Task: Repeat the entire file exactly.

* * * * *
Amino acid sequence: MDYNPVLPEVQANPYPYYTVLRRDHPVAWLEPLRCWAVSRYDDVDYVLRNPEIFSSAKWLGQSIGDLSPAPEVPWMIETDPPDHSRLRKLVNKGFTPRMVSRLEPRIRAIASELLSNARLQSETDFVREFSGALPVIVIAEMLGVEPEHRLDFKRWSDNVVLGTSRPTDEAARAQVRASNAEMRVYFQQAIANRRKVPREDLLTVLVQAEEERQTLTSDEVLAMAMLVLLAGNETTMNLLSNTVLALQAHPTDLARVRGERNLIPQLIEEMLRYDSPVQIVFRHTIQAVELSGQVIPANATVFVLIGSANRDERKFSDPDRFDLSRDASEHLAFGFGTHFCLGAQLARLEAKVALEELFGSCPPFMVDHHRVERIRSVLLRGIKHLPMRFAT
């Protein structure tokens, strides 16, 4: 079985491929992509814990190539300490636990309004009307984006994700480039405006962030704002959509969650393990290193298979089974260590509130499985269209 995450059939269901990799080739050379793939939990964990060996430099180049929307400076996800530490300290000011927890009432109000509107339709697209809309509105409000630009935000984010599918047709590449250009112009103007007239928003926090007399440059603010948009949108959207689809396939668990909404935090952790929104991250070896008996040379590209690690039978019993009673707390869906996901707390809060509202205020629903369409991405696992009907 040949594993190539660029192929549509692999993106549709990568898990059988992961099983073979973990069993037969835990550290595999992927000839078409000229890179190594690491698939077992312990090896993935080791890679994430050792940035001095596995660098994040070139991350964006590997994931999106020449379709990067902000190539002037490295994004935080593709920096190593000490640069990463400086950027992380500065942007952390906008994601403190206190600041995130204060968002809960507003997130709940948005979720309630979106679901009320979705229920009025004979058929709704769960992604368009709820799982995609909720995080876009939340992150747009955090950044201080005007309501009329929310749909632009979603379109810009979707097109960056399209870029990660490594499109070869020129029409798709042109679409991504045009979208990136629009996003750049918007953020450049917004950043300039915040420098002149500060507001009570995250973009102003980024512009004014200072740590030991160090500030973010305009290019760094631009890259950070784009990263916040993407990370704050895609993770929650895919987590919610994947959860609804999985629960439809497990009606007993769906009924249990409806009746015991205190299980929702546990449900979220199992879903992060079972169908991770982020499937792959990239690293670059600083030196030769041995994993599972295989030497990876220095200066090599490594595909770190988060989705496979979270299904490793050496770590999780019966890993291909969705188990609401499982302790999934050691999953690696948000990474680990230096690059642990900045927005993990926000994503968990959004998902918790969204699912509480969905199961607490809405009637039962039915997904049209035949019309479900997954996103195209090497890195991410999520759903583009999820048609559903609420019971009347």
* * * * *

Amino acid sequence: MDYNPVLPEVQANPYPYYTVLRRDHPVAWLEPLRCWAVSRYDDVDYVLRNPEIFSSAKWLGQSIGDLSPAPEVPWMIETDPPDHSRLRKLVNKGFTPRMVSRLEPRIRAIASELLSNARLQSETDFVREFSGALPVIVIAEMLGVEPEHRLDFKRWSDNVVLGTSRPTDEAARAQVRASNAEMRVYFQQAIANRRKVPREDLLTVLVQAEEERQTLTSDEVLAMAMLVLLAGNETTMNLLSNTVLALQAHPTDLARVRGERNLIPQLIEEMLRYDSPVQIVFRHTIQAVELSGQVIPANATVFVLIGSANRDERKFSDPDRFDLSRDASEHLAFGFGTHFCLGAQLARLEAKVALEELFGSCPPFMVDHHRVERIRSVLLRGIKHLPMRFAT
């Protein structure tokens, strides 16, 4: 079985491929992509814990190539300490636990309004009307984006994700480039405006962030704002959509969650393990290193298979089974260590509130499985269209 995450059939269901990799080739050379793939939990964990060996430099180049929307400076996800530490300290000011927890009432109000509107339709697209809309509105409000630009935000984010599918047709590449250009112009103007007239928003926090007399440059603010948009949108959207689809396939668990909404935090952790929104991250070896008996040379590209690690039978019993009673707390869906996901707390809060509202205020629903369409991405696992009907 040949594993190539660029192929549509692999993106549709990568898990059988992961099983073979973990069993037969835990550290595999992927000839078409000229890179190594690491698939077992312990090896993935080791890679994430050792940035001095596995660098994040070139991350964006590997994931999106020449379709990067902000190539002037490295994004935080593709920096190593000490640069990463400086950027992380500065942007952390906008994601403190206190600041995130204060968002809960507003997130709940948005979720309630979106679901009320979705229920009025004979058929709704769960992604368009709820799982995609909720995080876009939340992150747009955090950044201080005007309501009329929310749909632009979603379109810009979707097109960056399209870029990660490594499109070869020129029409798709042109679409991504045009979208990136629009996003750049918007953020450049917004950043300039915040420098002149500060507001009570995250973009102003980024512009004014200072740590030991160090500030973010305009290019760094631009890259950070784009990263916040993407990370704050895609993770929650895919987590919610994947959860609804999985629960439809497990009606007993769906009924249990409806009746015991205190299980929702546990449900979220199992879903992060079972169908991770982020499937792959990239690293670059600083030196030769041995994993599972295989030497990876220095200066090599490594595909770190988060989705496979979270299904490793050496770590999780019966890993291909969705188990609401499982302790999934050691999953690696948000990474680990230096690059642990900045927005993990926000994503968990959004998902918790969204699912509480969905199961607490809405009637039962039915997904049209035949019309479900997954996103195209090497890195991410999520759903583009999820048609559903609420019971009347």